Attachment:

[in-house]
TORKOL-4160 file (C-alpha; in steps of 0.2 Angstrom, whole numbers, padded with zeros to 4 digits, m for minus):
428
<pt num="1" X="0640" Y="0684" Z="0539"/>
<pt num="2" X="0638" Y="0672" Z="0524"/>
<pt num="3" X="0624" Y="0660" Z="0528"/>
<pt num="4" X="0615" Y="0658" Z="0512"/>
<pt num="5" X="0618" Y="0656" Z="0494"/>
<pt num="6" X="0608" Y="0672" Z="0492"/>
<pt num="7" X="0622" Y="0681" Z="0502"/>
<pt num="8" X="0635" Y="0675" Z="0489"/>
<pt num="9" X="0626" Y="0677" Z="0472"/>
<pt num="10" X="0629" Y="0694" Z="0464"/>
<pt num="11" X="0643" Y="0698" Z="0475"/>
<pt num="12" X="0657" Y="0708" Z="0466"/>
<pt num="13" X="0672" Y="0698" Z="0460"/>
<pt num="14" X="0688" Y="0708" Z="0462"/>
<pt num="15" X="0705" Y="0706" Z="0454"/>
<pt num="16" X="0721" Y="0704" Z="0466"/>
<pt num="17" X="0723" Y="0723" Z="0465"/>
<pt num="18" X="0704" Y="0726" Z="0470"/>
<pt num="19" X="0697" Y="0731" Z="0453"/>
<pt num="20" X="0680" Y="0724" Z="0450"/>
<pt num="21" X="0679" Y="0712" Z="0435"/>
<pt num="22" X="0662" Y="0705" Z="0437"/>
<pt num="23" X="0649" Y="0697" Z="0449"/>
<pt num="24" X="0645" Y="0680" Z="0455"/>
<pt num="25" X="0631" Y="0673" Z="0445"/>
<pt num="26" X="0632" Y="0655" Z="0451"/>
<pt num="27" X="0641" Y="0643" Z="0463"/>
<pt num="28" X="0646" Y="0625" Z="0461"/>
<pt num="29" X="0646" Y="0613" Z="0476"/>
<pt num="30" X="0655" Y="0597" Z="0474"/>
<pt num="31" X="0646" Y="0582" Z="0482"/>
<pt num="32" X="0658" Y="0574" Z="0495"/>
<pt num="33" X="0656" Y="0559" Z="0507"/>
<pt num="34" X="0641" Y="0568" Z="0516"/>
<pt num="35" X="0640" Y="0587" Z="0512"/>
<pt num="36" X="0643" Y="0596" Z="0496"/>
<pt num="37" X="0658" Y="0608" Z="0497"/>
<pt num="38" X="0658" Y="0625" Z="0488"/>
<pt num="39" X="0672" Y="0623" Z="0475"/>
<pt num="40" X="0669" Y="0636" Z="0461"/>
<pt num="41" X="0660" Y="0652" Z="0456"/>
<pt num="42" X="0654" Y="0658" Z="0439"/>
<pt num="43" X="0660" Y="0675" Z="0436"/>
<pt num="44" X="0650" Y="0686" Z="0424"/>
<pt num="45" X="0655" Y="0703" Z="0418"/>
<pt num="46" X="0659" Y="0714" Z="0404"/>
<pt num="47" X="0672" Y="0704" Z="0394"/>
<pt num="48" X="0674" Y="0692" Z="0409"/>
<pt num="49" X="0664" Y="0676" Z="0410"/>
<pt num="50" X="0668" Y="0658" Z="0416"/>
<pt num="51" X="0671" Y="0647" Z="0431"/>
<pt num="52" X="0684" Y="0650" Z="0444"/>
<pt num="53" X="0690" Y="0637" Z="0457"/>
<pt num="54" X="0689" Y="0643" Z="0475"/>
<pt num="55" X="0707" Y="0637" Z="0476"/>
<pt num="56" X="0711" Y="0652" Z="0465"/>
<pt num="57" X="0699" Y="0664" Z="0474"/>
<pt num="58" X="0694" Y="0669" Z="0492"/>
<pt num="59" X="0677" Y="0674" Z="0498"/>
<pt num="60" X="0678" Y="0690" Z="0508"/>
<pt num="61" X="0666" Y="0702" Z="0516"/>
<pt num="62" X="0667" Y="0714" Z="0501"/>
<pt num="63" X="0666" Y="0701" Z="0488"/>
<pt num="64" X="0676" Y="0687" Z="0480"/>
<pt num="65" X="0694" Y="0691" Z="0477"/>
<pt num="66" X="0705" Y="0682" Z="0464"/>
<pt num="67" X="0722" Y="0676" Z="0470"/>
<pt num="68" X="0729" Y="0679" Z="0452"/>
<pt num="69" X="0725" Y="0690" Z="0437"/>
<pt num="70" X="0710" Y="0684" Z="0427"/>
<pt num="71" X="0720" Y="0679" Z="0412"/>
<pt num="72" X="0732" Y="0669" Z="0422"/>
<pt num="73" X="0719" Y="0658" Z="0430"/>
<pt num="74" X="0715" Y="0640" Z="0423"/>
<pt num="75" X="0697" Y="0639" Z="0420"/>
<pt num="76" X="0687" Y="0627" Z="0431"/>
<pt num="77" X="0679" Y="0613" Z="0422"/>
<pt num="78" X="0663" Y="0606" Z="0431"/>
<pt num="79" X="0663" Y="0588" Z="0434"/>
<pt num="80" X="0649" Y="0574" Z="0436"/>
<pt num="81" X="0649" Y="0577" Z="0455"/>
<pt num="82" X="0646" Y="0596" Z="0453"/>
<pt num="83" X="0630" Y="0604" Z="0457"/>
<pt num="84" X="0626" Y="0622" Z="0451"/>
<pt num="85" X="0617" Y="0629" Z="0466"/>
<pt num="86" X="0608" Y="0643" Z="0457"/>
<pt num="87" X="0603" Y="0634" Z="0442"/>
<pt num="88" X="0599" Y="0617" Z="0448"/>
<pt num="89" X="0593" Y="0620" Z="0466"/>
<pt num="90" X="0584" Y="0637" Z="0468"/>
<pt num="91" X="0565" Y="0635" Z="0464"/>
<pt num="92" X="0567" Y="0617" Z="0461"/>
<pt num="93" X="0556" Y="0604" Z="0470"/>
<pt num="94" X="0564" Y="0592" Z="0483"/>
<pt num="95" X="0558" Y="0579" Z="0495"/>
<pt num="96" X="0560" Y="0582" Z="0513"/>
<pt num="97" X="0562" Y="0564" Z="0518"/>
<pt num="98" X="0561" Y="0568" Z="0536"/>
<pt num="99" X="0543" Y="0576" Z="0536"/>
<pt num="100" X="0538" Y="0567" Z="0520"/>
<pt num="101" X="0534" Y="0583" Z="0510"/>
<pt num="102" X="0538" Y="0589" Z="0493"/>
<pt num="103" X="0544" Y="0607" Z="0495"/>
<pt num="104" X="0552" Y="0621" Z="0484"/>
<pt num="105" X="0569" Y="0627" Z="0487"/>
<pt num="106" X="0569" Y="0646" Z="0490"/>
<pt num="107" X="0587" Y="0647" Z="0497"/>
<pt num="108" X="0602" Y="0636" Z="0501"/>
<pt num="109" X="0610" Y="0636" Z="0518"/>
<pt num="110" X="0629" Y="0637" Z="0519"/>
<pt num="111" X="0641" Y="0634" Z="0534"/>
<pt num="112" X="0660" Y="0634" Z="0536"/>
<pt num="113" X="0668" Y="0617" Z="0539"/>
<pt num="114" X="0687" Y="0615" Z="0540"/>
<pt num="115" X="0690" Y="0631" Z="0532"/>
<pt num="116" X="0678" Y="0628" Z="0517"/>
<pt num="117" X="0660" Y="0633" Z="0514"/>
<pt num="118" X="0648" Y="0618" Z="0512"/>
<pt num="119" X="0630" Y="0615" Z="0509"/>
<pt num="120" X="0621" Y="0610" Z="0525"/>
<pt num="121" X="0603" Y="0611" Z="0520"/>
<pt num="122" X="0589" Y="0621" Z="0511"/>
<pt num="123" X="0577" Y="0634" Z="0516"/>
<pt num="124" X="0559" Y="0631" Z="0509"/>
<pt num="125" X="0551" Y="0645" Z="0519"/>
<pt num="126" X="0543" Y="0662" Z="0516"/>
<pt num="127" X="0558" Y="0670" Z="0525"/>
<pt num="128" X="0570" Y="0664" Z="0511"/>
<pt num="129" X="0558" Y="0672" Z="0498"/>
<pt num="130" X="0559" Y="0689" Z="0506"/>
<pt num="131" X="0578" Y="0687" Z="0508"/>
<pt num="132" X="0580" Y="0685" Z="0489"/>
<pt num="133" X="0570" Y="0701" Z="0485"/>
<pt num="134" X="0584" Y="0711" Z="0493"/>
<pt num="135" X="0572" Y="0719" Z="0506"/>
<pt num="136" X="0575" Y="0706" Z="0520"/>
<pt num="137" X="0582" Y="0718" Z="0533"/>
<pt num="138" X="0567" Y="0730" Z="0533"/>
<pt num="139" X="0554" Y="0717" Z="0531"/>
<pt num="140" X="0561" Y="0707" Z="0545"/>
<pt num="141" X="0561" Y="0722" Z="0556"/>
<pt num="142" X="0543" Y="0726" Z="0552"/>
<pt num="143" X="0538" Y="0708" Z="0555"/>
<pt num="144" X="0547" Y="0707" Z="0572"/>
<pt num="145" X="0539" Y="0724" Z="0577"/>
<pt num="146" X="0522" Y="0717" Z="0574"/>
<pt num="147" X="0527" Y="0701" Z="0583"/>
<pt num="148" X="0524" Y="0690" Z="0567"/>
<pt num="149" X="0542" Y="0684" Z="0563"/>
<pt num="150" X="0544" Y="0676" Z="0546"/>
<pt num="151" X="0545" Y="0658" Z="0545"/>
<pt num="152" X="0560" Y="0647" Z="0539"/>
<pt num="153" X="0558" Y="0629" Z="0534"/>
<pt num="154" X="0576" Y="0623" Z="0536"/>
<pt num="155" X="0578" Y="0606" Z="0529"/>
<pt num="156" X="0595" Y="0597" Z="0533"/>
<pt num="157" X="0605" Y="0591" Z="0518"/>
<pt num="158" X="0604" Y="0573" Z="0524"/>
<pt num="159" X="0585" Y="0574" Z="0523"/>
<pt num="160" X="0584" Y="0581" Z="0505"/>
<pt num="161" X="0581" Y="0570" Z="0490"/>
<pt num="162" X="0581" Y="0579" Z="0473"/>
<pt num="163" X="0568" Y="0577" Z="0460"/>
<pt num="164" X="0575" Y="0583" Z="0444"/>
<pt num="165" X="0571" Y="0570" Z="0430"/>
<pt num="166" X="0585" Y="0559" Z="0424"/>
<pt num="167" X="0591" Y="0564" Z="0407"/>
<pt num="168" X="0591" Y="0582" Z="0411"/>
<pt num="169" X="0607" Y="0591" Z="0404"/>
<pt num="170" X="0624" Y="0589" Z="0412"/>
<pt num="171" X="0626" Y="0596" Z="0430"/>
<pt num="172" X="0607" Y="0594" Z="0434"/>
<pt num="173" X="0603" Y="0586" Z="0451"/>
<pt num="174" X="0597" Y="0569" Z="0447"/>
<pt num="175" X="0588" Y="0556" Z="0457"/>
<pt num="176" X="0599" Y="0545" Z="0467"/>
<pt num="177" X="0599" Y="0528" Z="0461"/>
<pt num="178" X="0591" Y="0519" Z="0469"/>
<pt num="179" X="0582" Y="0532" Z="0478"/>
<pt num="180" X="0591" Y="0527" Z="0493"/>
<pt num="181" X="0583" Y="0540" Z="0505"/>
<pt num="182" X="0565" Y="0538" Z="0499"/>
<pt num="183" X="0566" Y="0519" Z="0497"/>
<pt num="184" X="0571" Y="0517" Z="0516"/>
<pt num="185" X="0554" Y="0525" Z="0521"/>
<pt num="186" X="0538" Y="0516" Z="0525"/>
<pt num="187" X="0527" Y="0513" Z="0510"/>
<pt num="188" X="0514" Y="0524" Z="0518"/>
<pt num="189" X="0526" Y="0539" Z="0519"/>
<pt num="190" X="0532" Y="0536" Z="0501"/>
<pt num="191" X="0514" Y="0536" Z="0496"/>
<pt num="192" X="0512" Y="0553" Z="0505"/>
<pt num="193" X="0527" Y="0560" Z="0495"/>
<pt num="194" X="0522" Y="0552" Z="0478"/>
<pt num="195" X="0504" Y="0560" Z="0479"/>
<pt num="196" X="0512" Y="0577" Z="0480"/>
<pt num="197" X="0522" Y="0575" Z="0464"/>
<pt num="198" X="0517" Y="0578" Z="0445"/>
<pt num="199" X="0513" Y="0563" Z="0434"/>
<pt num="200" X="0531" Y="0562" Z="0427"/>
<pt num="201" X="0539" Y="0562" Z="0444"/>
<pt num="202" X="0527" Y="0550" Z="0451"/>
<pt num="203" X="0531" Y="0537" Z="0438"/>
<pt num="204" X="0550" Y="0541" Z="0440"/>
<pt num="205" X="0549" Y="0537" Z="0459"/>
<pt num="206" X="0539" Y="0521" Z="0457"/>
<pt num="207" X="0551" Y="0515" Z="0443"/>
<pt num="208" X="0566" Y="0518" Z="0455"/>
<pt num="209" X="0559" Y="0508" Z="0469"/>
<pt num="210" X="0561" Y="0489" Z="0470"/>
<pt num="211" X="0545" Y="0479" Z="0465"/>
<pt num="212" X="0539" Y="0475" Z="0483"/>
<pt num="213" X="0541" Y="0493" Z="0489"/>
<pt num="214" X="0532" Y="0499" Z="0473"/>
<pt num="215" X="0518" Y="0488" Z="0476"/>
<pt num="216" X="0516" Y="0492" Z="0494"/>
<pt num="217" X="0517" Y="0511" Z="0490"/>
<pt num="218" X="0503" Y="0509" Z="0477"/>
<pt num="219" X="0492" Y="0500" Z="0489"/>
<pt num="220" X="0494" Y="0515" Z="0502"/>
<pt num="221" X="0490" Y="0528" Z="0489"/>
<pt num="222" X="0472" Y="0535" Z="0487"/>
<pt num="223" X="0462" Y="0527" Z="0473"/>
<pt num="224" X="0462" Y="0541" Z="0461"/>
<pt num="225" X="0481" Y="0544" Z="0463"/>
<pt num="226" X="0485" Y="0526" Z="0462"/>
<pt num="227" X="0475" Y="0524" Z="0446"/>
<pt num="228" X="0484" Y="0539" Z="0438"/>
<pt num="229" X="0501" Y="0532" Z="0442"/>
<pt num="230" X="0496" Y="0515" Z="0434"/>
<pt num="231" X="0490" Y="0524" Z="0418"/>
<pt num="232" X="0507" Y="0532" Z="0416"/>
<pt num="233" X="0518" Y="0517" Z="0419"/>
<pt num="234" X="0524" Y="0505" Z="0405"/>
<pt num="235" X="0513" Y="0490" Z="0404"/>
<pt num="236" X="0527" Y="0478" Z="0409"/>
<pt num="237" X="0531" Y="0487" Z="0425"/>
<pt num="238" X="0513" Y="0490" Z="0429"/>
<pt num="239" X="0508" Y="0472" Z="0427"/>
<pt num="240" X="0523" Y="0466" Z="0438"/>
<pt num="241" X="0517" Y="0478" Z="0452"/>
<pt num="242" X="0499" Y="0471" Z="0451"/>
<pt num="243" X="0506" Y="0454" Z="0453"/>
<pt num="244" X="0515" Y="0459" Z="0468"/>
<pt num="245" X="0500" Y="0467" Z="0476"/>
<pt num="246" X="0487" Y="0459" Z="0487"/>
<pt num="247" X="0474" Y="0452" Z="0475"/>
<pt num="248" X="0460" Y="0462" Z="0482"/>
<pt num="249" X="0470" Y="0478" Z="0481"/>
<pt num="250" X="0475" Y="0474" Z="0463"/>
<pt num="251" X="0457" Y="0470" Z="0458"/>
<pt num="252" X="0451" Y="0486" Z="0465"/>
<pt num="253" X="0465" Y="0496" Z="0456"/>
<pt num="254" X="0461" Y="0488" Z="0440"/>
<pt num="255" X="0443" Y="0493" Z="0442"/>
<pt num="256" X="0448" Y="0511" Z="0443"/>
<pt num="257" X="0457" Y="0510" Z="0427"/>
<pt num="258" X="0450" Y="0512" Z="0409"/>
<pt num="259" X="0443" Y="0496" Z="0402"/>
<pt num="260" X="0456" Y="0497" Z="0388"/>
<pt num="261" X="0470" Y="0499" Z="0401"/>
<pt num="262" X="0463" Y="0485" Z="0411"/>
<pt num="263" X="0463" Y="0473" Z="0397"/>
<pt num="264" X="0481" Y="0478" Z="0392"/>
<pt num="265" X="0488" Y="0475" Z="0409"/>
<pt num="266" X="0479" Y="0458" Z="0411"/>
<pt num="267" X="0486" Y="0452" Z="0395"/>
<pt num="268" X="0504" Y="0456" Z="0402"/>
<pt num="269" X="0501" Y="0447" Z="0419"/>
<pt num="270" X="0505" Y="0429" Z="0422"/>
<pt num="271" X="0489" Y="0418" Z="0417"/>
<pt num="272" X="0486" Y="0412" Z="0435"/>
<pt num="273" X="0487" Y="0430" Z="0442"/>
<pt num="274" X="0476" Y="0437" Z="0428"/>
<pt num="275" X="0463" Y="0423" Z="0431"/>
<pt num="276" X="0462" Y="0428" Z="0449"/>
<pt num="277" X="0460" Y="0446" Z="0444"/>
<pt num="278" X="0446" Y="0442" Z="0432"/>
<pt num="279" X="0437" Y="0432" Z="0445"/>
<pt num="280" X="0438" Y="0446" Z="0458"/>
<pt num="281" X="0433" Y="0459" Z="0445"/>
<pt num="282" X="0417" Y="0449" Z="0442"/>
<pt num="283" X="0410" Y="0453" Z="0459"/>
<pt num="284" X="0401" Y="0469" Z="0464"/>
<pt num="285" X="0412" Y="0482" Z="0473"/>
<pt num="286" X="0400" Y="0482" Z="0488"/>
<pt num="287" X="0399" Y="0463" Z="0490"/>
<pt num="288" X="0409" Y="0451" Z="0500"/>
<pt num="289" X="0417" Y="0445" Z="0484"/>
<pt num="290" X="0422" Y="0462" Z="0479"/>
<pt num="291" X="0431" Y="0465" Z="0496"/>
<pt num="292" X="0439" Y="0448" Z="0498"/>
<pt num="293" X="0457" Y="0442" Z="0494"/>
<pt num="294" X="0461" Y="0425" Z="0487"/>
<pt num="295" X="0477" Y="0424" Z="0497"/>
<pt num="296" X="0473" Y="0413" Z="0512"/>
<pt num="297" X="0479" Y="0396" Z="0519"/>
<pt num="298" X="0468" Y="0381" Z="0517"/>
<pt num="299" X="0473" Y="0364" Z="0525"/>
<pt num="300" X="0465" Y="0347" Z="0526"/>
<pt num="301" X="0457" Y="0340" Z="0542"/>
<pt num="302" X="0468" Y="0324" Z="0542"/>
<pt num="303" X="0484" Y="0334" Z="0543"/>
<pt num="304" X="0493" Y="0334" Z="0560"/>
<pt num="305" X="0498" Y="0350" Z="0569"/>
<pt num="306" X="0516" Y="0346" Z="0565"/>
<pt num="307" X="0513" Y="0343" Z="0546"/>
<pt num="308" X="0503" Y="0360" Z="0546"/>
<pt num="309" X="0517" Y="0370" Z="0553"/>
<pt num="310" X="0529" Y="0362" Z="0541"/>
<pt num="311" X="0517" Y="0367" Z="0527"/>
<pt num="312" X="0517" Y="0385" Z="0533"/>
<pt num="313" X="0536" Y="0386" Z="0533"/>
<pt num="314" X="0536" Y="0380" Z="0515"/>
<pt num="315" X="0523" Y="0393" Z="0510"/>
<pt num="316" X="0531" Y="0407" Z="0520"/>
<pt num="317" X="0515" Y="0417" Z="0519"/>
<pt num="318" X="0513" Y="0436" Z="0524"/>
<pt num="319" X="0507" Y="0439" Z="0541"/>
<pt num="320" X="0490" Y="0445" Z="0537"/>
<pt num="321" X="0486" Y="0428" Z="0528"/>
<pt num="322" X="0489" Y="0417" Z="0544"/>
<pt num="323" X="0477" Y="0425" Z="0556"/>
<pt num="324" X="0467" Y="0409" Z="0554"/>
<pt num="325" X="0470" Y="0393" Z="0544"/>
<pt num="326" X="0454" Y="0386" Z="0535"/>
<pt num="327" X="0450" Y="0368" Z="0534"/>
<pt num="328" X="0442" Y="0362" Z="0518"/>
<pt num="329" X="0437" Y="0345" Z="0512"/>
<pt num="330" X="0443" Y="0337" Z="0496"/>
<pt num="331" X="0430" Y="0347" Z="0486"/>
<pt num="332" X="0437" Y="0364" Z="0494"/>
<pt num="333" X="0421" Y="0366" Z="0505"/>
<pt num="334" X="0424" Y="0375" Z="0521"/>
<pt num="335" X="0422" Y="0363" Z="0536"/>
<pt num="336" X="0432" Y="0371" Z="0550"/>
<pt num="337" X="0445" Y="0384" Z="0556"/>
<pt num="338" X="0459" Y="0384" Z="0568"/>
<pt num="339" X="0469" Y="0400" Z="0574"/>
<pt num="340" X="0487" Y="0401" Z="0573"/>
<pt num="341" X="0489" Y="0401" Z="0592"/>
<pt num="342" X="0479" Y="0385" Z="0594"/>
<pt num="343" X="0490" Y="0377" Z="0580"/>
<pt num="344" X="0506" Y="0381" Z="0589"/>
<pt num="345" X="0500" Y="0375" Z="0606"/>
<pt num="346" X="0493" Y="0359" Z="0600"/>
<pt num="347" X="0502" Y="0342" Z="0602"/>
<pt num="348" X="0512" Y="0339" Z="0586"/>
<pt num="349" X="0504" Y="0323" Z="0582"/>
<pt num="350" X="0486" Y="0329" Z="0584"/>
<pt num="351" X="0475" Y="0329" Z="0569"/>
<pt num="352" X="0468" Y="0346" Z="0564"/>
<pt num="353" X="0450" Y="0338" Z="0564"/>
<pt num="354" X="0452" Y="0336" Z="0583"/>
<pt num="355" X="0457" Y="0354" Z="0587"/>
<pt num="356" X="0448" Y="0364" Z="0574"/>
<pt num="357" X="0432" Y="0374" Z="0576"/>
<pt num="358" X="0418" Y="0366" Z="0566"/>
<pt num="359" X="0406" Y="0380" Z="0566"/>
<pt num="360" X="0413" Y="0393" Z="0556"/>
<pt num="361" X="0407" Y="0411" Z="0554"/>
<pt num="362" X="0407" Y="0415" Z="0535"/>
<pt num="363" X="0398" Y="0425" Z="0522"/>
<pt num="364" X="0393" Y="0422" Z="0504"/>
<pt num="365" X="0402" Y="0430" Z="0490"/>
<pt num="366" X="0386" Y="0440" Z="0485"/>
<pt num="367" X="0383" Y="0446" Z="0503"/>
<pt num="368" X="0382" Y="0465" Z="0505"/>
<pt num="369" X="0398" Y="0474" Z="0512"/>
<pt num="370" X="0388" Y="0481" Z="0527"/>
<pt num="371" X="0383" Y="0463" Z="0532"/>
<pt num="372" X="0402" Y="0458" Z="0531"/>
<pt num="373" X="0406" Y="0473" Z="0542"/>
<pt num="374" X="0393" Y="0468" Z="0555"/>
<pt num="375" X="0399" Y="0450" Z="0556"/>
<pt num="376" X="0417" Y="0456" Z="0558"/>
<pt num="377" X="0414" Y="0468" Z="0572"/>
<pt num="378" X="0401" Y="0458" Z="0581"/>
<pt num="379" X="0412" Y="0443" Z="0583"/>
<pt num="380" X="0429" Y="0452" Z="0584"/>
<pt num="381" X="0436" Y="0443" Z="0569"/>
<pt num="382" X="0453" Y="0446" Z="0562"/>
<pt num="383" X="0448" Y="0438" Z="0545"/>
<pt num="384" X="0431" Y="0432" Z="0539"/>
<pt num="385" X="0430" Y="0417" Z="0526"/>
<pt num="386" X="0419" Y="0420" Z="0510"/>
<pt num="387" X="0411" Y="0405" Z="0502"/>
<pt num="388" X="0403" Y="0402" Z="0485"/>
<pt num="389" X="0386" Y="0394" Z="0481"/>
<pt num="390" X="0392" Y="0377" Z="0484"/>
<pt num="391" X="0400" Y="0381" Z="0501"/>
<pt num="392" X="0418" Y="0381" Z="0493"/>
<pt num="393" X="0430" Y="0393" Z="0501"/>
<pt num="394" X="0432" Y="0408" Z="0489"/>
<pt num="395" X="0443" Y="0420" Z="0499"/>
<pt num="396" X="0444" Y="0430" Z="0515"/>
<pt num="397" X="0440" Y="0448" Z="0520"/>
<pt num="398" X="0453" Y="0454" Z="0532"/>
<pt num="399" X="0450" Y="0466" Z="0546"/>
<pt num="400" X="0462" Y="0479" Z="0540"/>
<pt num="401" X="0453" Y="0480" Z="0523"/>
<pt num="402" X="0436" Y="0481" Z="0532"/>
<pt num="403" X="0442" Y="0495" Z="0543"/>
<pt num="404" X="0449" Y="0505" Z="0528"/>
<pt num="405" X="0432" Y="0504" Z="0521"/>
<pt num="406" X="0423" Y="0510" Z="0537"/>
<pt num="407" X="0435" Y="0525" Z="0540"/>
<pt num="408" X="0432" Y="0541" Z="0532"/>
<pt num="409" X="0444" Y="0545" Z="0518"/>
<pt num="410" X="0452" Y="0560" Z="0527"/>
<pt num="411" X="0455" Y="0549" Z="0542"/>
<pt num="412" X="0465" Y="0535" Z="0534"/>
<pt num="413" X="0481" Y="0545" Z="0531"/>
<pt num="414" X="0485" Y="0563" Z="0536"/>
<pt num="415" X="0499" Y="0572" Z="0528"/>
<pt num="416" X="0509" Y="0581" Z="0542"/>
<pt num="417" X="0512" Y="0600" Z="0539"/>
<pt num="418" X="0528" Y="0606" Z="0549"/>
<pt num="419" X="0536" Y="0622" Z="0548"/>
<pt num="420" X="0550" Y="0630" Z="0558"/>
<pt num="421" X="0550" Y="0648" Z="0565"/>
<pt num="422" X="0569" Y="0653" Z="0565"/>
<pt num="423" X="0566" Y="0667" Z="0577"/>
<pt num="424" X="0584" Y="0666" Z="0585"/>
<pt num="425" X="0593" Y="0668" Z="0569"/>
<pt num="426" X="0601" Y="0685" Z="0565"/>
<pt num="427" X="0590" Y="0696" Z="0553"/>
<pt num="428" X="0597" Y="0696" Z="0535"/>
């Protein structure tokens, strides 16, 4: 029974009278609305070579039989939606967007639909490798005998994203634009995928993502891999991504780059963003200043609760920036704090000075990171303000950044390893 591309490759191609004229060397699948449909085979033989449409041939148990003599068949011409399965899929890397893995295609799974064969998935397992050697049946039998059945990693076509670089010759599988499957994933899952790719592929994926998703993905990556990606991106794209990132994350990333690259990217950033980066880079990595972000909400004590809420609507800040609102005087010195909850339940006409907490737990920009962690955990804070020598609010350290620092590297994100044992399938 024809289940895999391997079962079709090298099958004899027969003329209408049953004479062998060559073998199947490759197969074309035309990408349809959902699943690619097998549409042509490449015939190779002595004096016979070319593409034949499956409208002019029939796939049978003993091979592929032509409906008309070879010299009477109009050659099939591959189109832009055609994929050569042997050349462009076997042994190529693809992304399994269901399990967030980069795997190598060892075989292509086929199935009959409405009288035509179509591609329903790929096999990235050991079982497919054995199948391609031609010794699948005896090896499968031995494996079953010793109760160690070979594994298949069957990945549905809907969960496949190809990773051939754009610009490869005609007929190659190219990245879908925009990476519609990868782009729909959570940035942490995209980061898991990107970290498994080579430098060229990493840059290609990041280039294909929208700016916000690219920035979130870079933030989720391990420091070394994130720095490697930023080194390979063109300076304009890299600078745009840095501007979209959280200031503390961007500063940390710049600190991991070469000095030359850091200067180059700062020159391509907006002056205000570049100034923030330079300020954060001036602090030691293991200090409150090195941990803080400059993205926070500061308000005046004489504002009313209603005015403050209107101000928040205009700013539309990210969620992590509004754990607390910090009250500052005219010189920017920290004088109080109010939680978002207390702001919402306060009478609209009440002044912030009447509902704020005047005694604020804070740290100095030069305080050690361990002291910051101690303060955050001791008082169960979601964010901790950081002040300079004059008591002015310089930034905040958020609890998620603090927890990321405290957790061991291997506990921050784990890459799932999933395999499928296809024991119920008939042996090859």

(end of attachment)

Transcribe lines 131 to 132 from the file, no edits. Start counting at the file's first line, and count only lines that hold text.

<pt num="128" X="0570" Y="0664" Z="0511"/>
<pt num="129" X="0558" Y="0672" Z="0498"/>